Tag Archives: Signage

How Louis C.K. Could Help Improve Street Sign Design

The opening of last week’s season premiere of Louie offered up a hilarious scene of Louie and a fellow New Yorker trying to decipher an odd assortment of street signs to see if it was safe to park their cars. This must be a fairly common problem in bigger cities because I came across these weird signage clusters a lot back when I was trying to eek out a living as an urban planner. The picture below was taken in front of my sister’s old house in Evanston, IL (a Chicago suburb) back in the 90s. Despite all of the warnings, it was actually okay to park in this spot at the time we were there.

In any given city I suppose there are a bunch of different parking rules and each one has its own sign associated with it. Every now and then you get a situation where overlapping rules apply and the result is a bit of a jumble. It is a classic — albeit minor — case of the law of unintended consequences. There is simply nothing in a city worker’s toolkit that would allow them to provide an appropriate solution to such a complex problem.

What is needed is a more flexible approach — something that clearly outlines the rules of a given situation but can also be easily adjusted to meet slightly different circumstances.

After returning home, I put together a quick idea that involved more of a calendar-like design, with circumstances in rows and time-of-day in columns. My idea was to have a standard sign to which workers could affix a series of universal “no” stickers at the right points. The design is based primarily on the given situation (and does nothing to address the driveway warning) but I thought it was a good start.

The new sign would save taxpayer money by reducing both the number and variety of signs that needed to be made. It would also simplify the interpretation of complex situations for the average citizen and it could be easily modified by city traffic workers if parking circumstances changed. You could even use it to block off areas temporarily by adding a removable (magnetic?) marker during construction or special events.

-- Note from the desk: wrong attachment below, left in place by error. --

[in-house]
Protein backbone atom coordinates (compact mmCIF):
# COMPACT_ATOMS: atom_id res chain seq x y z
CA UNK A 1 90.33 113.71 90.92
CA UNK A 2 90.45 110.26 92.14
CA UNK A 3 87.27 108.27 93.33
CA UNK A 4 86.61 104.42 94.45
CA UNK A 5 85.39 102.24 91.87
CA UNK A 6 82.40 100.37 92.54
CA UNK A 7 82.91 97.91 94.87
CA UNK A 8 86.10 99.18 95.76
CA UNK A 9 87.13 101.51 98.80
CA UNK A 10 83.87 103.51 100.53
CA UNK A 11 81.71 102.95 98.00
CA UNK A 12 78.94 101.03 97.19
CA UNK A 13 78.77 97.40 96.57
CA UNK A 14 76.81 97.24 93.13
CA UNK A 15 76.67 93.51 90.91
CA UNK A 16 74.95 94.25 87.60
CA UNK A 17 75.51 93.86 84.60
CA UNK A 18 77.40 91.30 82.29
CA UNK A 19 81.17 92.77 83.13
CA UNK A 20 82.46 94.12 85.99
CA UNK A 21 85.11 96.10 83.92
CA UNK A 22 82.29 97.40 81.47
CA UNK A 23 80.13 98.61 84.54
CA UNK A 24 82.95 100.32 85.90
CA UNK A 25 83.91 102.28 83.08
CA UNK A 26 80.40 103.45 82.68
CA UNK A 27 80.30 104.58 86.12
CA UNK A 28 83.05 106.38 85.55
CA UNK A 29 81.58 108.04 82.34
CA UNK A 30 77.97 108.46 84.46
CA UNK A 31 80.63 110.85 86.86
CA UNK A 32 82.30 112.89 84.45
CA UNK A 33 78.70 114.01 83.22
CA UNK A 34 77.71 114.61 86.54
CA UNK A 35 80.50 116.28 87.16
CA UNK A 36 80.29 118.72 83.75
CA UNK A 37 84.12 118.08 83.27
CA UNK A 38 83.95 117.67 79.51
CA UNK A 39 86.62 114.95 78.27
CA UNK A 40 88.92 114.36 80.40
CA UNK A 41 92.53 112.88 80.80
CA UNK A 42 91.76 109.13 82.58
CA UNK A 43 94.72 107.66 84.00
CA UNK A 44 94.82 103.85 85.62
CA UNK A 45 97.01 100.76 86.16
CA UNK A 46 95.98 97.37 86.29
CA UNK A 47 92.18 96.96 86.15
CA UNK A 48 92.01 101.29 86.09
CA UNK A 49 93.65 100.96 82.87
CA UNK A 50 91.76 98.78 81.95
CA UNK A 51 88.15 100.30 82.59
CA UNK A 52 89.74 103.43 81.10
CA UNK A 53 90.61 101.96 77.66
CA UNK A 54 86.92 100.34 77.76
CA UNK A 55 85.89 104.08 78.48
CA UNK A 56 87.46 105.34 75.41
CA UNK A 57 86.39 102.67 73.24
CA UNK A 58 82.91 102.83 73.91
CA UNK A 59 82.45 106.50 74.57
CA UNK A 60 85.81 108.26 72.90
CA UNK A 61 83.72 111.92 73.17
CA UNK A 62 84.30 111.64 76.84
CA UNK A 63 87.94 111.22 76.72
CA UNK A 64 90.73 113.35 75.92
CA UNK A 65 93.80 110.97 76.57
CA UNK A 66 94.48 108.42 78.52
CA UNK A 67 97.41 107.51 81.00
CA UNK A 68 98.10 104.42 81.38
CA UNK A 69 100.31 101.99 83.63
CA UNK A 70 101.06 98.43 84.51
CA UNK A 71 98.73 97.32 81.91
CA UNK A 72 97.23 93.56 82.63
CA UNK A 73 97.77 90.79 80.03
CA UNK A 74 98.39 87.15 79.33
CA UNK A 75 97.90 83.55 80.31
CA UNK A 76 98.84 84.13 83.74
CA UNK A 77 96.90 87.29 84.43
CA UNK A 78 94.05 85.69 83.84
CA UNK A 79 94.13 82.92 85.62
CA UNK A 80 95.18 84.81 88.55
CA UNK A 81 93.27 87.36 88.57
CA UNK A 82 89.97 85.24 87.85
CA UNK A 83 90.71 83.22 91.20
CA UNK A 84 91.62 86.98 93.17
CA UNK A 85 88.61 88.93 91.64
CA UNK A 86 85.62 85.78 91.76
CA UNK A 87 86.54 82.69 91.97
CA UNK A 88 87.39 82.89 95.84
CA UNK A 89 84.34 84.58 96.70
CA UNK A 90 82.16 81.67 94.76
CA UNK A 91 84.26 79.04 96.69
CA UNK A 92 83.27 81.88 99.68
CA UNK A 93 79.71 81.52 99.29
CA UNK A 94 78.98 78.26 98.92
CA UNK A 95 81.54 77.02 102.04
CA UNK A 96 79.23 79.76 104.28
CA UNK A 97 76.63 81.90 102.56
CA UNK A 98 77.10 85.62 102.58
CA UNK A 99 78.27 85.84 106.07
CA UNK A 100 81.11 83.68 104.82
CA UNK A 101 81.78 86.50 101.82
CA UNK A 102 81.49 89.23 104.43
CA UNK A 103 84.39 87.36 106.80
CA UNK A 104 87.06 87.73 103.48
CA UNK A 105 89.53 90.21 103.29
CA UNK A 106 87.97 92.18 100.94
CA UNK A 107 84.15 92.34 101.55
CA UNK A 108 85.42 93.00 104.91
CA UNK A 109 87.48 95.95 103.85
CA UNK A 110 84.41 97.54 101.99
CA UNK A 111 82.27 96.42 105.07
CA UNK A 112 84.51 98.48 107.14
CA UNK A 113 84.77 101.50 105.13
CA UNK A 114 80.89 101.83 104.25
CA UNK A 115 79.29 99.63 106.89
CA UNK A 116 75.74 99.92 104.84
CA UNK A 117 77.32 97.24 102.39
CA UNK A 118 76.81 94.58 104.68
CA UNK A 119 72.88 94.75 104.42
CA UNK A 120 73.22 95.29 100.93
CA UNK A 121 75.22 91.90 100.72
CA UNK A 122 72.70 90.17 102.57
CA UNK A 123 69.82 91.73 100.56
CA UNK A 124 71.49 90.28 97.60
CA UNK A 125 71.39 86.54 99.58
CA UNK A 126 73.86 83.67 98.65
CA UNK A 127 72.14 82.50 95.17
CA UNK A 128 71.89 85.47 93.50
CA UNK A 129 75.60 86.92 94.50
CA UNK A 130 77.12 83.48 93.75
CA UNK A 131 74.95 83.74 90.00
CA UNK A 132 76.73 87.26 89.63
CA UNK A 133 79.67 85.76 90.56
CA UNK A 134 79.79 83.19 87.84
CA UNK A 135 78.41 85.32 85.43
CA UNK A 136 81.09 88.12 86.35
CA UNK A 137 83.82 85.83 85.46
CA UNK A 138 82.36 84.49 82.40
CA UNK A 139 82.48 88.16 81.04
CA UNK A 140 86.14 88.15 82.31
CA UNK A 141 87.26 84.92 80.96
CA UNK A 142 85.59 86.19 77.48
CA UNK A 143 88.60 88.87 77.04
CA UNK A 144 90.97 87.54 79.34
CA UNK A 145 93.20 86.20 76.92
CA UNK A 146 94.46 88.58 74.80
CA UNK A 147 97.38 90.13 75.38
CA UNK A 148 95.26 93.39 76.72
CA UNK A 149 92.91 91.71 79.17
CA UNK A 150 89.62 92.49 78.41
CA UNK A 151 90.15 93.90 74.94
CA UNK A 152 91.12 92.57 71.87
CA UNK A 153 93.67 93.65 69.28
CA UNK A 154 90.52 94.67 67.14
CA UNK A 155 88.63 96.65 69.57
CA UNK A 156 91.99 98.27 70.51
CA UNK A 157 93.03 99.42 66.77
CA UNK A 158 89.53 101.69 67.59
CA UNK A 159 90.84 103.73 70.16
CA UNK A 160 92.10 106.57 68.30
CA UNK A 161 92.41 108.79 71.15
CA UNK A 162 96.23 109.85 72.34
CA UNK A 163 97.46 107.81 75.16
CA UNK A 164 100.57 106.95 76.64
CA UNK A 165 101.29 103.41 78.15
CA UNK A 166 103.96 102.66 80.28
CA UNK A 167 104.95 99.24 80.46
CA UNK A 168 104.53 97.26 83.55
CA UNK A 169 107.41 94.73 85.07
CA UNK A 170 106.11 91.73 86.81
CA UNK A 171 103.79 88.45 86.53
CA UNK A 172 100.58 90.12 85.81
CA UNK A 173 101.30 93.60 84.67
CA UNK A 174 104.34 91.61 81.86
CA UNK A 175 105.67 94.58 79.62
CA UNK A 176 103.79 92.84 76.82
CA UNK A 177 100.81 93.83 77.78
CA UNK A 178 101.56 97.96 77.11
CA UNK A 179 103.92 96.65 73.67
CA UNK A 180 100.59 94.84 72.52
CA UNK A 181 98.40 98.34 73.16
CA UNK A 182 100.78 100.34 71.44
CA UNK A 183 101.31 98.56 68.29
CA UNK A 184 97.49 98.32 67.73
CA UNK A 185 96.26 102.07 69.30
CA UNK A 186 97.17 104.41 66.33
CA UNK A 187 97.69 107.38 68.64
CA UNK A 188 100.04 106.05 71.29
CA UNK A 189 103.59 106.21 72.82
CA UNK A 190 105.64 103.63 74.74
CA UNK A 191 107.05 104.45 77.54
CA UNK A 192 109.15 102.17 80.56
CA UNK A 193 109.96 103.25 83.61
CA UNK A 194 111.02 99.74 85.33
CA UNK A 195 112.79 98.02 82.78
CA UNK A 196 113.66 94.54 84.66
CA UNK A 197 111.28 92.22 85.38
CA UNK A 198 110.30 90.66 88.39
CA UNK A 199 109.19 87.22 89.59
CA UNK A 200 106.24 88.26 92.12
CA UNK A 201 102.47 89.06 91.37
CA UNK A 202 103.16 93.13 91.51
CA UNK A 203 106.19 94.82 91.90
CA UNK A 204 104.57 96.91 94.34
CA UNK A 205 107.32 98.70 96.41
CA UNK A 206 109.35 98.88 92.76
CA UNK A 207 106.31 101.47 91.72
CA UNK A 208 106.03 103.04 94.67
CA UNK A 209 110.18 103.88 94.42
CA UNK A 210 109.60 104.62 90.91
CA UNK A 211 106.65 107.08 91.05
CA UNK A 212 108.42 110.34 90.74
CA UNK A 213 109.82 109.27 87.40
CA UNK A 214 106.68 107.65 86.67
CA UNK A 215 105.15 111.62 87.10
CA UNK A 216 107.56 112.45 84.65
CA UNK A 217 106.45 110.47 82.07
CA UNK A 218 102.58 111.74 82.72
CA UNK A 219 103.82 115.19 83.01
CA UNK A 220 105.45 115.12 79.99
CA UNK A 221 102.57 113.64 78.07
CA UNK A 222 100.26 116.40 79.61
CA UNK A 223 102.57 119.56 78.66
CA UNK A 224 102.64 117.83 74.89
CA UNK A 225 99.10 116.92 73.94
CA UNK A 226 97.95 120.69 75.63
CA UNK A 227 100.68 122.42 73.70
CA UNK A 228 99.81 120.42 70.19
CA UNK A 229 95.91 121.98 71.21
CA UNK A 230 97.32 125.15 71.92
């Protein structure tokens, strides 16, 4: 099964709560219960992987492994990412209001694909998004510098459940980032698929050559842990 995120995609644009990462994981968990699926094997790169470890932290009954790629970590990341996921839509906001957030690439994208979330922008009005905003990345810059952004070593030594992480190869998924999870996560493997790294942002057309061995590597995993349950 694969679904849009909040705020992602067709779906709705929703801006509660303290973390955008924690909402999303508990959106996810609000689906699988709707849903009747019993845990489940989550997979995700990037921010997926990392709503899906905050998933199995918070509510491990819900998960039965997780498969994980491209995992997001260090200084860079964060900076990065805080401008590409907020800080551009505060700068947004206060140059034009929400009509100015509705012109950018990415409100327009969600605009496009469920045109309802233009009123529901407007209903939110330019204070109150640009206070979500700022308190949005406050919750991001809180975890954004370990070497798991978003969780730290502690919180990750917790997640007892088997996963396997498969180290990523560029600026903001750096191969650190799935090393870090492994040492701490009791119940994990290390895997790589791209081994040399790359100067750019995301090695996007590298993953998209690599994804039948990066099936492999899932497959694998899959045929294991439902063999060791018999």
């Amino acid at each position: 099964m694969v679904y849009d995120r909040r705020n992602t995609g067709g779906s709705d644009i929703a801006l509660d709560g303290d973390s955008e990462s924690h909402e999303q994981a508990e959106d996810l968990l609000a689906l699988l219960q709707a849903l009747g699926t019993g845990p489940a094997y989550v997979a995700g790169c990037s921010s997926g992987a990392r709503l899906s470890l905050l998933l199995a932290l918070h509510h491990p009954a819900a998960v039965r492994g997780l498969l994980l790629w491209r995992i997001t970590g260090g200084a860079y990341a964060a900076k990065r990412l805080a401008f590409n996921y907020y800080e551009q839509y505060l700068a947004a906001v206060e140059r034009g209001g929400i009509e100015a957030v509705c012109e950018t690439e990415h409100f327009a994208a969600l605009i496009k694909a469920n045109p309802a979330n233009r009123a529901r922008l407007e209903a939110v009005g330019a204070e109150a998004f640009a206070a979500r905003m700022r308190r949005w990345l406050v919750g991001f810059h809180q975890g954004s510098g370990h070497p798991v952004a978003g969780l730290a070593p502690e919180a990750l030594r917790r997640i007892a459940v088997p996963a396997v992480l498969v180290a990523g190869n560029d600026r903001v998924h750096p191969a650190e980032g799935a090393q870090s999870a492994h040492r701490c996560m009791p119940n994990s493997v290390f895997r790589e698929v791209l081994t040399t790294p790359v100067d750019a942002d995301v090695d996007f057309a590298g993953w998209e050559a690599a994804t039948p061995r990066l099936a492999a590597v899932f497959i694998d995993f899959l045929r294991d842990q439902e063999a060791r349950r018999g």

The one big drawback that I could see for this design is that it leaves a lot of white space open for minor vandalism. Even I might be tempted to play a few games of tic-tac-toe on such a sign. Overall, though, I think it is a step in the right direction. I hope Louie would be proud.

Have a happy Fourth of July, everyone! Make sure you interpret those parking signs along the parade route carefully.

Revised Parking Sign System

Signs of Sanity

I dragged my family to the Rally to Restore Sanity and/or Fear in Washington, D.C. yesterday and we saw a lot of great signs. Some of my favorites also managed to bring in some chart humor:

The Huffington Post appears to have the best — or at least the biggest — collection of signs from the rally. A few of my favorites:

  • This one freaked me out! Where will I live?
  • Perhaps my favorite sign of the whole rally. What a great clash of immigrant tradition with Muslim sensibilities.

One Man’s Helpful Hint is Another Man’s Interruption

A friend recently sent me this link to a discussion on the merits of obscure airport security notifications about snowglobes. Oddly enough, I experienced the snowglobe issue firsthand on a recent trip to New Mexico. The circumstances:

  • My daughter collects snowglobes
  • Snowglobes are the classic souvenir
  • Terrorists have attempted to smuggle incendiary fluids in small containers
  • The Feds only allow liquids in containers below a certain size onboard
  • Snowglobes contain an undetermined amount of liquid
  • Snowglobes are therefore banned from carry-on luggage
  • This information is provided to passengers only after the luggage check-in
  • There is no service that allows you to package and mail anything from the airport terminal
  • Nobody buying a snowglobe at a local tourist trap is going to piece all of this together beforehand
  • Terrorists and government bureaucracy now stand in the way of my daughter’s happiness

This whole situation was extremely annoying and I have to admit that a sign or some sort of notification would have helped. The trick for delivering a message like this is how (and when) to target your audience. Obviously, a sign taking up precious real estate in the terminal can be distracting and dilutes the effectiveness of more important messages. On the otherhand, there is a small subset of people who would really benefit from this information if it could be delivered at the right moment.

Interestingly, this incident did answer a question that had beeen bugging me throughout the trip: why is it so hard to find a snowglobe in Albuquerque? All I could find were items that looked like snowglobes but were partially filled with sand. It wasn’t like the area didn’t get snow — people ski there — so what was the deal? My guess is that the local tourist shops developed the sandglobes in response to the airport security issue. They were everywhere. Maybe the snowglobe warning should have been delivered at that point.